Wednesday, March 14, 2001
Bike path to link Ohio's north, south
Planners envision 462-mile trail
By Randy McNutt
The Cincinnati Enquirer
LOVELAND Ohio's old canal and railroad beds are giving way to the Ohio to Erie Trail, a bicycle path that eventually will link Cincinnati, Columbus and Cleveland.
The trail is perfect for hikers, bicyclists, horseback riders, cross-country skiers even bird watchers, said Ed Honton, president of the Ohio to Erie Trail Fund in Columbus.
Paved bicycle paths are growing in popularity in the area, and across the state. Hundreds of thousands of people use them, helping to spark economic development along the way. And officials expect use to grow as more families and fitness buffs discover the trails.
In Southwest Ohio, these trails include the popular Little Miami Scenic Trail, which runs from around Milford north to Springfield and cuts through woods along the scenic river.
Six Butler and Warren county communities are working on another plan that would allow cyclists to ride between the Little Miami and Great Miami rivers.
The Ohio to Erie Trail is more ambitious a collection of existing trails and proposed ones traversing the Buckeye State. It is expected to be fully open in five years.
Abandoned rail lines and canals make for good trails, said Don Burrell, bicycle-pedestrian coordinator for the Ohio-Kentucky-Indiana Regional Council of Governments. Trail projects are developing around the region and across the country.
Nearly half complete
The Ohio to Erie Trail began in 1991 as an outgrowth of the Ohio Bicycle Advisory Council. Representatives of government agencies and private groups established a private, nonprofit group to raise money to set up a statewide trail.
They wanted to make things better for bicyclists and to see some sort of path across the state, Mr. Honton said. They wanted to link existing trails with new ones to connect Cincinnati to Cleveland. Recently, we added a leg from Mount Vernon over to Akron.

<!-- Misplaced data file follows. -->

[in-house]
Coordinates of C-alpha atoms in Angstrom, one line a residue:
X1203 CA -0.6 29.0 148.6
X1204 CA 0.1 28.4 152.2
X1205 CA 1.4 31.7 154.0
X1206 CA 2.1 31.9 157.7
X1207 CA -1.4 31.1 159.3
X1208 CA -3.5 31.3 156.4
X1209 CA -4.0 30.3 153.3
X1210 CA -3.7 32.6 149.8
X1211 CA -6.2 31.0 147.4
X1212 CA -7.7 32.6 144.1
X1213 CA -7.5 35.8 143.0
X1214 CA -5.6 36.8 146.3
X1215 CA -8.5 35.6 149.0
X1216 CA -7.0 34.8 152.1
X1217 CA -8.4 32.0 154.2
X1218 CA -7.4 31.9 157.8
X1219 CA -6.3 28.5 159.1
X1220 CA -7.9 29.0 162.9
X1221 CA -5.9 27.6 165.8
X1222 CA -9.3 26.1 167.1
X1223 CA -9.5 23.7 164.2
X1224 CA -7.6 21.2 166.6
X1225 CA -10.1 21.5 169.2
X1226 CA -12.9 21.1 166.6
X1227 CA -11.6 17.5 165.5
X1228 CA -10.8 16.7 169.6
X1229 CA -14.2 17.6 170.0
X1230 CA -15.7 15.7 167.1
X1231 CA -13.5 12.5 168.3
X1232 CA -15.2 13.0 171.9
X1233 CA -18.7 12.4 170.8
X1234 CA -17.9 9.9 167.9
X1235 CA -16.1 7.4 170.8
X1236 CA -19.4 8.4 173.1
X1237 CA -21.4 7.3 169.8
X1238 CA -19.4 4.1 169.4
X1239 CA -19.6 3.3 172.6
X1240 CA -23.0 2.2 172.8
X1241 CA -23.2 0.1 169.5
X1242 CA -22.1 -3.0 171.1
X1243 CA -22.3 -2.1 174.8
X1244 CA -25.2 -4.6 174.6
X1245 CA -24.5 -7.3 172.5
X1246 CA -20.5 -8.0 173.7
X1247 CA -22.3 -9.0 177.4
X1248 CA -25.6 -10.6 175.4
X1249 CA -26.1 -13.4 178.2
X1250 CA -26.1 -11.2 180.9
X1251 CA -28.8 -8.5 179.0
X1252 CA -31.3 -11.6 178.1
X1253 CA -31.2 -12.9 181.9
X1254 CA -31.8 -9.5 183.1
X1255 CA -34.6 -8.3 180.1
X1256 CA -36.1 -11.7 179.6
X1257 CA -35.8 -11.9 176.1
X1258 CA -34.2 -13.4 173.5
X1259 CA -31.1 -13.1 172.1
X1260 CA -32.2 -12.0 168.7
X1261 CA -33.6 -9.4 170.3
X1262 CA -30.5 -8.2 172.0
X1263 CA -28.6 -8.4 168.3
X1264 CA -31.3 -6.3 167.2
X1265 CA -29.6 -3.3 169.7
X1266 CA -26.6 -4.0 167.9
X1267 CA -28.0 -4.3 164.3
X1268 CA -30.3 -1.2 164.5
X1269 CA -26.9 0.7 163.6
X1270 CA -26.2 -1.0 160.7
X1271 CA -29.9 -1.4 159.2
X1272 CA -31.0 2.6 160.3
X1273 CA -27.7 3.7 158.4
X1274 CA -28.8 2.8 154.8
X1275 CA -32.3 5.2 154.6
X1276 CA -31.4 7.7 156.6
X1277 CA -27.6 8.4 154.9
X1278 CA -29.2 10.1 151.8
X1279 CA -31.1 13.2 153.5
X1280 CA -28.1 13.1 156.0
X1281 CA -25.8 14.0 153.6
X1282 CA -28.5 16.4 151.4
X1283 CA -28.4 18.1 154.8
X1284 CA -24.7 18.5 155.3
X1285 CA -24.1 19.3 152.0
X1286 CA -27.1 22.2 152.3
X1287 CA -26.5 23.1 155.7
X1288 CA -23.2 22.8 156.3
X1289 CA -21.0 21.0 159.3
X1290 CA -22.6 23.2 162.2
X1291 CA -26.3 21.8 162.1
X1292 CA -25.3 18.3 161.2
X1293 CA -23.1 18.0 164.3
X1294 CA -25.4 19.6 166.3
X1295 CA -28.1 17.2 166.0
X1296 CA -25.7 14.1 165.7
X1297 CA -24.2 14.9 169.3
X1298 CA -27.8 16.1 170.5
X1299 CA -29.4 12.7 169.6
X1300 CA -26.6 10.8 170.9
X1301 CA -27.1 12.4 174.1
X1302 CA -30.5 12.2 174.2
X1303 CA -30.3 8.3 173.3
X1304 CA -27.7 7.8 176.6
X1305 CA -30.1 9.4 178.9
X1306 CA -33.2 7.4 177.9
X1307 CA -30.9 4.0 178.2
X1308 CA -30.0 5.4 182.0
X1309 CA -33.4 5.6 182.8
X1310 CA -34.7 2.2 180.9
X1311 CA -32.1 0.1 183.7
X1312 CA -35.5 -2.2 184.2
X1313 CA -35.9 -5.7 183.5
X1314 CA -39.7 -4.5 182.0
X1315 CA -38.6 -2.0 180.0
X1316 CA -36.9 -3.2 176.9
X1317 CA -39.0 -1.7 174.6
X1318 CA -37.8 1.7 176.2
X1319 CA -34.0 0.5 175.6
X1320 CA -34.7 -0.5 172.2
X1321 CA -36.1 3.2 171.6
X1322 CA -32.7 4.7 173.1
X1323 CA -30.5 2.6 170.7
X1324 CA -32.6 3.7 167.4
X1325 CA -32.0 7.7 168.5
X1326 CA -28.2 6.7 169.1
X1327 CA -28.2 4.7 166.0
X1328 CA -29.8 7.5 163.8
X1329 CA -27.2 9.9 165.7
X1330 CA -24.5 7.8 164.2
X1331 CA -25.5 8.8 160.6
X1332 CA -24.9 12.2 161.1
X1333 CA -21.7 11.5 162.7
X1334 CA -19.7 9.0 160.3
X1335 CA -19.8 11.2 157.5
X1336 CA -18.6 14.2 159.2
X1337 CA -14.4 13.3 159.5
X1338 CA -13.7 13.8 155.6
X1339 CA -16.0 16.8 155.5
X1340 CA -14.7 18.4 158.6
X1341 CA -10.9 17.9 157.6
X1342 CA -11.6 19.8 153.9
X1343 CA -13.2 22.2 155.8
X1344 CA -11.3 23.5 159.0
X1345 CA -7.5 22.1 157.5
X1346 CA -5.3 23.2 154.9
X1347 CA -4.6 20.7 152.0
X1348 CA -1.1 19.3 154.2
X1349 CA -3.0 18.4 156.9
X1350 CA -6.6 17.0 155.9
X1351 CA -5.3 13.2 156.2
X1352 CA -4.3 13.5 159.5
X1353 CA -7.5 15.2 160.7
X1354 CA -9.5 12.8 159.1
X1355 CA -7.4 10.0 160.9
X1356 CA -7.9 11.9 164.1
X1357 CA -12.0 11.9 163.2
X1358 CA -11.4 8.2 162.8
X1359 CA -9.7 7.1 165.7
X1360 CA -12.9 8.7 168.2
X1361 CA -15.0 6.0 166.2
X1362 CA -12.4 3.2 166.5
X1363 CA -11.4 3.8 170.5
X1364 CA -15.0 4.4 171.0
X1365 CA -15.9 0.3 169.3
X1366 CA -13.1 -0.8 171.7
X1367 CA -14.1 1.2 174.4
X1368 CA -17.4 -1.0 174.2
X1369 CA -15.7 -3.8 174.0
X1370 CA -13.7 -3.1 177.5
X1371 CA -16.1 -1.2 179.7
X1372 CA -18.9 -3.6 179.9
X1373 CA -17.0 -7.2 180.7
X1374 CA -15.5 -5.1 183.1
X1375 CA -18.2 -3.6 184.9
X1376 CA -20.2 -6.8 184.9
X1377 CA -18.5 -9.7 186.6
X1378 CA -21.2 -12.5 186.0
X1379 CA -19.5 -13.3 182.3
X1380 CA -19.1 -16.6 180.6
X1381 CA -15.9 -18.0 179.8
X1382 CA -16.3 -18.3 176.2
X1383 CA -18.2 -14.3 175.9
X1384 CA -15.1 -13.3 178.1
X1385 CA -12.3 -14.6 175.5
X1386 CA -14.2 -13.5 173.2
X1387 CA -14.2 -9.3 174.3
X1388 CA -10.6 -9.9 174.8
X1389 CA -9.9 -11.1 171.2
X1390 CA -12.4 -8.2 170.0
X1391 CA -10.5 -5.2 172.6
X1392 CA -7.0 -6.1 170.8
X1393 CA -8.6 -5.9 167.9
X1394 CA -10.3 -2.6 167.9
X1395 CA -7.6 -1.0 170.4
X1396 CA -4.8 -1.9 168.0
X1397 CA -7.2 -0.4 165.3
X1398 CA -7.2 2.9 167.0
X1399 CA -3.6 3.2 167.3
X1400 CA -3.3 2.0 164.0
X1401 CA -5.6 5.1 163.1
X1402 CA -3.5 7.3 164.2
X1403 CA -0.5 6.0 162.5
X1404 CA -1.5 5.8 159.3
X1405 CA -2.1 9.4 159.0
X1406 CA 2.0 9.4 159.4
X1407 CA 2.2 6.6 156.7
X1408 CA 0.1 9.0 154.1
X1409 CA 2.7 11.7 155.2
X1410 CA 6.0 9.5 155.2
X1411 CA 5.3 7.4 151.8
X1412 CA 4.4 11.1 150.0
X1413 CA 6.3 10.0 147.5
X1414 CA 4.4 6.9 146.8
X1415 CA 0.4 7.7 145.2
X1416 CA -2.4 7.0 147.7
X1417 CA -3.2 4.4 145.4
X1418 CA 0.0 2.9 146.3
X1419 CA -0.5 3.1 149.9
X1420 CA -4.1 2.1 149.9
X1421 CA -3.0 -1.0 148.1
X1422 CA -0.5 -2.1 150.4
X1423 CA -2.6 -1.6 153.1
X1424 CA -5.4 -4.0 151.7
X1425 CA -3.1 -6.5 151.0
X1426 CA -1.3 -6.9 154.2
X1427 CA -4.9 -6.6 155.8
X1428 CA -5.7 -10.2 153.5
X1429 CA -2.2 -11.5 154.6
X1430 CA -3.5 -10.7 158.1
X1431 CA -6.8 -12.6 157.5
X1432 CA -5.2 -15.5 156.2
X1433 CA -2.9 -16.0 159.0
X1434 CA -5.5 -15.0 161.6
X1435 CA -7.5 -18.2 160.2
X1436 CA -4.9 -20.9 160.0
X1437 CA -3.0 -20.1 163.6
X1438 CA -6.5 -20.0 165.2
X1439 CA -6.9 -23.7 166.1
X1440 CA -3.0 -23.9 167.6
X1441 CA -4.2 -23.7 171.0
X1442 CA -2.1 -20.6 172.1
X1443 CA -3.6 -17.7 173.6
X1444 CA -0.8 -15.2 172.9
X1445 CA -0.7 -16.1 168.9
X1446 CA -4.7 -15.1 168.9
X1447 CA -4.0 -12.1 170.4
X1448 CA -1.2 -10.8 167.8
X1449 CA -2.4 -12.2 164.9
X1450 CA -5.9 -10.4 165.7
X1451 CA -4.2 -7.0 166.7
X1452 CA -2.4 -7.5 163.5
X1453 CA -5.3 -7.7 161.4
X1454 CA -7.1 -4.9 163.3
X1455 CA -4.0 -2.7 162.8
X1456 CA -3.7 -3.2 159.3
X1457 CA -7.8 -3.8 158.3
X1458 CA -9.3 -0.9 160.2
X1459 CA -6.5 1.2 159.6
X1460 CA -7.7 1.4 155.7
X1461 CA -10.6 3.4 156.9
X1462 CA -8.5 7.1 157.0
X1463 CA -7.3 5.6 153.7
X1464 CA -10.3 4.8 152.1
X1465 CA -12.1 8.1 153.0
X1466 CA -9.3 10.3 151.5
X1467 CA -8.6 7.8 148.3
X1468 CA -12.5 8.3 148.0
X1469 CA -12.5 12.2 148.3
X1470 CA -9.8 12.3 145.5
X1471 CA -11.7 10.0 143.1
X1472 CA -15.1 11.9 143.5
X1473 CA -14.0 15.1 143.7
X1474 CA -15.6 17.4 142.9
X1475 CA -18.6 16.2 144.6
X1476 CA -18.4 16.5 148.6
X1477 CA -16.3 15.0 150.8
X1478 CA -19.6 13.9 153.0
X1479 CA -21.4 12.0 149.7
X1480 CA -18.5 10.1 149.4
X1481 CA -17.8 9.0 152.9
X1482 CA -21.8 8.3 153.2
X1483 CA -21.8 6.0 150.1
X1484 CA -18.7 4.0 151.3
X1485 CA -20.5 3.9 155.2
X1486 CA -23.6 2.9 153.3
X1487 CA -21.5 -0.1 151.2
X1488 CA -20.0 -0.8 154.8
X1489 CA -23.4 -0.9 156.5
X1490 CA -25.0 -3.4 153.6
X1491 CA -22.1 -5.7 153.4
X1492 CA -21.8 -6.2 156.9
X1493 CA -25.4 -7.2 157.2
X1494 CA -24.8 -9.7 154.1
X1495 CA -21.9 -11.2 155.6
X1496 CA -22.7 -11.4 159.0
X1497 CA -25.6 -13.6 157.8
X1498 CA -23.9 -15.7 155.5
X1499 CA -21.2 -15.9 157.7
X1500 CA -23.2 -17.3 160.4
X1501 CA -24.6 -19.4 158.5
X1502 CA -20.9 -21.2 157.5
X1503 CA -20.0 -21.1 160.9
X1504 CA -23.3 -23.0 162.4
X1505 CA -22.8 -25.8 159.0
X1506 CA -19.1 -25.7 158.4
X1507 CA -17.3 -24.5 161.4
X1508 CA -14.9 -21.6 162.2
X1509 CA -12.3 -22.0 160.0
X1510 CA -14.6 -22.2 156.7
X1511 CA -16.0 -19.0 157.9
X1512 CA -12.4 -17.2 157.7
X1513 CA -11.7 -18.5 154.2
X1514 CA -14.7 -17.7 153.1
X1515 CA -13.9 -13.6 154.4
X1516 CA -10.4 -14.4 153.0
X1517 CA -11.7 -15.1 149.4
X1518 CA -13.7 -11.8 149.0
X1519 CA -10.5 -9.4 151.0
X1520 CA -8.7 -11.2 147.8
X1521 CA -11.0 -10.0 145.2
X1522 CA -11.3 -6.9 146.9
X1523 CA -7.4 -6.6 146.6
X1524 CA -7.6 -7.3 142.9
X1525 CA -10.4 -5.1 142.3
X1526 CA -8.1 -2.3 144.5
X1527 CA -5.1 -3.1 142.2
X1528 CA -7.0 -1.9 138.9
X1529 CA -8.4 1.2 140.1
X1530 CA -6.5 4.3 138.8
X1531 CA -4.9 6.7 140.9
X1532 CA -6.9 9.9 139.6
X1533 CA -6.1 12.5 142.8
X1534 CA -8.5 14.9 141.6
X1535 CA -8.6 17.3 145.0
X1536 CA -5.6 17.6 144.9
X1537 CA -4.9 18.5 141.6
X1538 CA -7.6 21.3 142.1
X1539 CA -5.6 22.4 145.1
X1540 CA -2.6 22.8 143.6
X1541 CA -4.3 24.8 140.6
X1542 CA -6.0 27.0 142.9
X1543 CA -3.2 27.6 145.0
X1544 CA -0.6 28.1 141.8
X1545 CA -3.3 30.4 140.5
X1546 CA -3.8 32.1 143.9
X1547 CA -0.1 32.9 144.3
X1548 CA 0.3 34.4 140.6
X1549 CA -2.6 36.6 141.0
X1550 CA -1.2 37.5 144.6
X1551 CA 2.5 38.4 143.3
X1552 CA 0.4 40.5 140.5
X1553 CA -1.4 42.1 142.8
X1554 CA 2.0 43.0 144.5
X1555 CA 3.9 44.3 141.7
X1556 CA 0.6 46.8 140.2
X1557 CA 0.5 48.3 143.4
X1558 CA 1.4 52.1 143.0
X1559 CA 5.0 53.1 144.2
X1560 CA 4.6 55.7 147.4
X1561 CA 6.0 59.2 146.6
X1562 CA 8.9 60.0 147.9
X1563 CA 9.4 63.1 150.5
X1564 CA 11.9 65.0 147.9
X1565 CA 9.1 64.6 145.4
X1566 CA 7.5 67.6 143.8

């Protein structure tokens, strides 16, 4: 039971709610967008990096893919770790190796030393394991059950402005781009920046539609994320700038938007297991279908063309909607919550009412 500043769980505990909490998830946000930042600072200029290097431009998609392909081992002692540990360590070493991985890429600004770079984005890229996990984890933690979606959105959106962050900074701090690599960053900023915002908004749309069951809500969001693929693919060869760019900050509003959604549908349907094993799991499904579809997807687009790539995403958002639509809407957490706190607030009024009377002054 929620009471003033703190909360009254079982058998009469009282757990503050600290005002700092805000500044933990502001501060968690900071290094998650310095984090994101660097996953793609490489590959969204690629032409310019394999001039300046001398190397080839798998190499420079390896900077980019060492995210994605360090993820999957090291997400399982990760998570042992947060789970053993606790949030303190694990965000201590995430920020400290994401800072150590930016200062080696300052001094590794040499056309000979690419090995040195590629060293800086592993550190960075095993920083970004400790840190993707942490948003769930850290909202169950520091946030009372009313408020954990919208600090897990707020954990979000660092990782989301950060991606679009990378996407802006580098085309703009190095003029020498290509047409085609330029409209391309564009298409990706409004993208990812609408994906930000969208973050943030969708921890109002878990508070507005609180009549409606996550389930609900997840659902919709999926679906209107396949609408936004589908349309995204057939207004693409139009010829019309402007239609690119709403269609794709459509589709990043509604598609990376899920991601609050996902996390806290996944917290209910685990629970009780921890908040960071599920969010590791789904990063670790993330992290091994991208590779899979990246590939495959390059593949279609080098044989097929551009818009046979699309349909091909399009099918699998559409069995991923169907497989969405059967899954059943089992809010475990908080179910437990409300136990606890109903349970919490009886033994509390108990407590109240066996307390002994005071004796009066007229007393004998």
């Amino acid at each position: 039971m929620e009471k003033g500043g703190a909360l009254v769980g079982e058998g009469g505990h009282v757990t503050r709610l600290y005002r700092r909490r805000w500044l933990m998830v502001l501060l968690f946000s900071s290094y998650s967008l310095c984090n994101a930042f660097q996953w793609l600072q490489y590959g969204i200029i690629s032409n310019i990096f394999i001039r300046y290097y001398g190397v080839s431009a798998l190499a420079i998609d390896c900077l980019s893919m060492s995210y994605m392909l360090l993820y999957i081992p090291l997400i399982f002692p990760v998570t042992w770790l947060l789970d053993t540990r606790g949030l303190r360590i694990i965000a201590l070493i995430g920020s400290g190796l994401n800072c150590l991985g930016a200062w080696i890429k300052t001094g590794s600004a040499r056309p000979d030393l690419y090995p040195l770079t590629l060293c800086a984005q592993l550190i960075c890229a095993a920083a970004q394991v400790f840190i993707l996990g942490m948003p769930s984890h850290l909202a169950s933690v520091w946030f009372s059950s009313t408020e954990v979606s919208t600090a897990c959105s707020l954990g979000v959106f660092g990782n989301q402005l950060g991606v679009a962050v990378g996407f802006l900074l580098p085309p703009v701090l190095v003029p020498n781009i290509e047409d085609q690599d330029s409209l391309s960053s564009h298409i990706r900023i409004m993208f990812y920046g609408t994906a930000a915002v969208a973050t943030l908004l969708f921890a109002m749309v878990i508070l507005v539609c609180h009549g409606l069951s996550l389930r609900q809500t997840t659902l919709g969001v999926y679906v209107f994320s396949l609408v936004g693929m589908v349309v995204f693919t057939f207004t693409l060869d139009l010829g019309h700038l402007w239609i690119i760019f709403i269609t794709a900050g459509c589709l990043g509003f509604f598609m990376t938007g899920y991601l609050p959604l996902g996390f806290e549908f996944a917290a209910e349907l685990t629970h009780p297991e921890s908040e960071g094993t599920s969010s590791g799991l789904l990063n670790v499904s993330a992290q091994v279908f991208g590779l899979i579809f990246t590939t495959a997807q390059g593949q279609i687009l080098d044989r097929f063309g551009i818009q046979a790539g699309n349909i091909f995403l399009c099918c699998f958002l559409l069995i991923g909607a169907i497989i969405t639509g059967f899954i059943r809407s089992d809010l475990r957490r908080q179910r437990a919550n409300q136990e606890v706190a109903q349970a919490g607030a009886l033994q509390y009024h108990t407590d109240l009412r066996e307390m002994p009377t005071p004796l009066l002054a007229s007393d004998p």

Originally, the group proposed a 325-mile trail, then expanded the vision to 462 miles. So far, 194 miles are completed and open, Mr. Honton said.
The project has worked well; it's now built from Milford to Cedarville, he said. This spring, we'll expand to South Charleston and, by the end of the year, all the way to London. Pieces are built around and through Columbus.
On the northern leg, which we call the Heart of Ohio Leg, we have the Mohican Valley Trail and others that are already open.
About 117 miles of the trail are under construction, or have funds committed for purchasing land and other costs. The other 151 miles still lack funding.
Boost to economy
In this decade, expect to hear more about hiking and biking trails. Aging baby boomers and younger people want to stretch their legs.
It's a trend, Mr. Burrell said. I've picked up on that at the public meetings I've attended. People are interested and there's a lot of support for trails.
Loveland is a popular destination on the Ohio to Erie Trail. Each year, about 150,000 use the section from Loveland to Corwin in Warren County, City Manager Fred Enderle said. The trail is popular and the Ohio to Erie can only make it better.
Along the trail this week, riders and walkers cared more about exercise than a name. I didn't even know I was on the Ohio to Erie Trail, said John Simmons of Centerville.
A lot of horse riders start there, Mr. Honton said. Several additional businesses have started there because of the trail. A study showed that economic activity was $111,000 per mile of trail per year people buying gas, clothing, accessories.
The Little Miami Scenic Trail is 59 miles long. It makes a good trip, Mr. Honton said. Then you connect with trails in Xenia.
Recently, West Chester, Liberty and Deerfield townships and the cities of Hamilton, Fairfield and Mason formed the Butler-Warren Bicycle Coalition. It will seek $146,000 to study the proposed path, to be built along an east-west corridor between the rivers in southern Butler and Warren counties.
So far, the opened sections of the Ohio to Erie Trail have cost $25 million for construction and right of way. Remaining costs are estimated at about $30 million. The money comes from federal agencies, local and state governments and contributions from individuals, companies and foundations.
The trail is divided into Heart of Ohio leg; the Northern Leg, from Cleveland south to Clinton; the Panhandle Route, from Massillon to Newark; and the Southern Leg, from Centerburg (just north of Columbus) to Cincinnati.
The trail is already enhancing the state's recreation opportunities and tourism, Mr. Honton said. It's a classroom without walls.
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